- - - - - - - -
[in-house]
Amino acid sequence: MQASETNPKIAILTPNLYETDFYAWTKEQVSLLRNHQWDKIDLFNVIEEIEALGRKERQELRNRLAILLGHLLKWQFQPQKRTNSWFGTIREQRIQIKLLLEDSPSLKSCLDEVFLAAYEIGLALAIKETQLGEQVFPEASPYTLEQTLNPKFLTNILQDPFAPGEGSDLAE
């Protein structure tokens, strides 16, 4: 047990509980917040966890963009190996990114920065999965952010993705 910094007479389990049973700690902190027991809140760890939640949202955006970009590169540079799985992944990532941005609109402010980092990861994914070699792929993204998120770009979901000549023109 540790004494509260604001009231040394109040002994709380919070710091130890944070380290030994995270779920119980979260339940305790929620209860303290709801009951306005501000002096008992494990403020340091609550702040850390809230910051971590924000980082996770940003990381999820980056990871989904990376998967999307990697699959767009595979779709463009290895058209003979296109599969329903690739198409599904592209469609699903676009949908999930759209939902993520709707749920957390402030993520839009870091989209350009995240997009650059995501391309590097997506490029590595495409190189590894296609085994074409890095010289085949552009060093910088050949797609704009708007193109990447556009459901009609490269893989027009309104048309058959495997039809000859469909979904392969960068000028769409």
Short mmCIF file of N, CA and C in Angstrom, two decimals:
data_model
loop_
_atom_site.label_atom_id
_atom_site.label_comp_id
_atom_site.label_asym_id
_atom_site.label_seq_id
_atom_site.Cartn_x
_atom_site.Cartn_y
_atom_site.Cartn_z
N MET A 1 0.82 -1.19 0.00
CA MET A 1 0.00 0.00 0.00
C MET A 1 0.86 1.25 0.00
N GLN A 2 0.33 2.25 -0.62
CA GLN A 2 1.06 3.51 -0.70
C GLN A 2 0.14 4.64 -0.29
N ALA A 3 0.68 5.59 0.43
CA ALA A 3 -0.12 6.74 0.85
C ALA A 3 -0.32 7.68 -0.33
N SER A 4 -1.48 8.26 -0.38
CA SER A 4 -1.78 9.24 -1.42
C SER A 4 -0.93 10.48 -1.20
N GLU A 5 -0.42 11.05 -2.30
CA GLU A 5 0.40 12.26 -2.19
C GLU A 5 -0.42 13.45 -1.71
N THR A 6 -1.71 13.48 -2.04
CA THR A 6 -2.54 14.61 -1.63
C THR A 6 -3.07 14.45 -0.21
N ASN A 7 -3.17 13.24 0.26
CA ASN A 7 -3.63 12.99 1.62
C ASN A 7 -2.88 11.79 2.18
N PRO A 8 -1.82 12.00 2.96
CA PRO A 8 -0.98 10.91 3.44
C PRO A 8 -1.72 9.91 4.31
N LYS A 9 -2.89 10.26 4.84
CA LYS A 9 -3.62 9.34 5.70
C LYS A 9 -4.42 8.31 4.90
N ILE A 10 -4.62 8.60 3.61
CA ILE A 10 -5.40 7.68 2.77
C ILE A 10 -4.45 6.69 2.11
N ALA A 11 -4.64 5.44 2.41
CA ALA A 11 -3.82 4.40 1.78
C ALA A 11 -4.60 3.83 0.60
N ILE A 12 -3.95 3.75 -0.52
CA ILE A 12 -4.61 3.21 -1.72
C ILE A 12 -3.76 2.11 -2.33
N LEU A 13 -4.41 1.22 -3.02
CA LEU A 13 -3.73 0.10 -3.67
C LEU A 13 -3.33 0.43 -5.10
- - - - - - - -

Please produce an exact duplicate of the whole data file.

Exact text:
[in-house]
Amino acid sequence: MQASETNPKIAILTPNLYETDFYAWTKEQVSLLRNHQWDKIDLFNVIEEIEALGRKERQELRNRLAILLGHLLKWQFQPQKRTNSWFGTIREQRIQIKLLLEDSPSLKSCLDEVFLAAYEIGLALAIKETQLGEQVFPEASPYTLEQTLNPKFLTNILQDPFAPGEGSDLAE
């Protein structure tokens, strides 16, 4: 047990509980917040966890963009190996990114920065999965952010993705 910094007479389990049973700690902190027991809140760890939640949202955006970009590169540079799985992944990532941005609109402010980092990861994914070699792929993204998120770009979901000549023109 540790004494509260604001009231040394109040002994709380919070710091130890944070380290030994995270779920119980979260339940305790929620209860303290709801009951306005501000002096008992494990403020340091609550702040850390809230910051971590924000980082996770940003990381999820980056990871989904990376998967999307990697699959767009595979779709463009290895058209003979296109599969329903690739198409599904592209469609699903676009949908999930759209939902993520709707749920957390402030993520839009870091989209350009995240997009650059995501391309590097997506490029590595495409190189590894296609085994074409890095010289085949552009060093910088050949797609704009708007193109990447556009459901009609490269893989027009309104048309058959495997039809000859469909979904392969960068000028769409």
Short mmCIF file of N, CA and C in Angstrom, two decimals:
data_model
loop_
_atom_site.label_atom_id
_atom_site.label_comp_id
_atom_site.label_asym_id
_atom_site.label_seq_id
_atom_site.Cartn_x
_atom_site.Cartn_y
_atom_site.Cartn_z
N MET A 1 0.82 -1.19 0.00
CA MET A 1 0.00 0.00 0.00
C MET A 1 0.86 1.25 0.00
N GLN A 2 0.33 2.25 -0.62
CA GLN A 2 1.06 3.51 -0.70
C GLN A 2 0.14 4.64 -0.29
N ALA A 3 0.68 5.59 0.43
CA ALA A 3 -0.12 6.74 0.85
C ALA A 3 -0.32 7.68 -0.33
N SER A 4 -1.48 8.26 -0.38
CA SER A 4 -1.78 9.24 -1.42
C SER A 4 -0.93 10.48 -1.20
N GLU A 5 -0.42 11.05 -2.30
CA GLU A 5 0.40 12.26 -2.19
C GLU A 5 -0.42 13.45 -1.71
N THR A 6 -1.71 13.48 -2.04
CA THR A 6 -2.54 14.61 -1.63
C THR A 6 -3.07 14.45 -0.21
N ASN A 7 -3.17 13.24 0.26
CA ASN A 7 -3.63 12.99 1.62
C ASN A 7 -2.88 11.79 2.18
N PRO A 8 -1.82 12.00 2.96
CA PRO A 8 -0.98 10.91 3.44
C PRO A 8 -1.72 9.91 4.31
N LYS A 9 -2.89 10.26 4.84
CA LYS A 9 -3.62 9.34 5.70
C LYS A 9 -4.42 8.31 4.90
N ILE A 10 -4.62 8.60 3.61
CA ILE A 10 -5.40 7.68 2.77
C ILE A 10 -4.45 6.69 2.11
N ALA A 11 -4.64 5.44 2.41
CA ALA A 11 -3.82 4.40 1.78
C ALA A 11 -4.60 3.83 0.60
N ILE A 12 -3.95 3.75 -0.52
CA ILE A 12 -4.61 3.21 -1.72
C ILE A 12 -3.76 2.11 -2.33
N LEU A 13 -4.41 1.22 -3.02
CA LEU A 13 -3.73 0.10 -3.67
C LEU A 13 -3.33 0.43 -5.10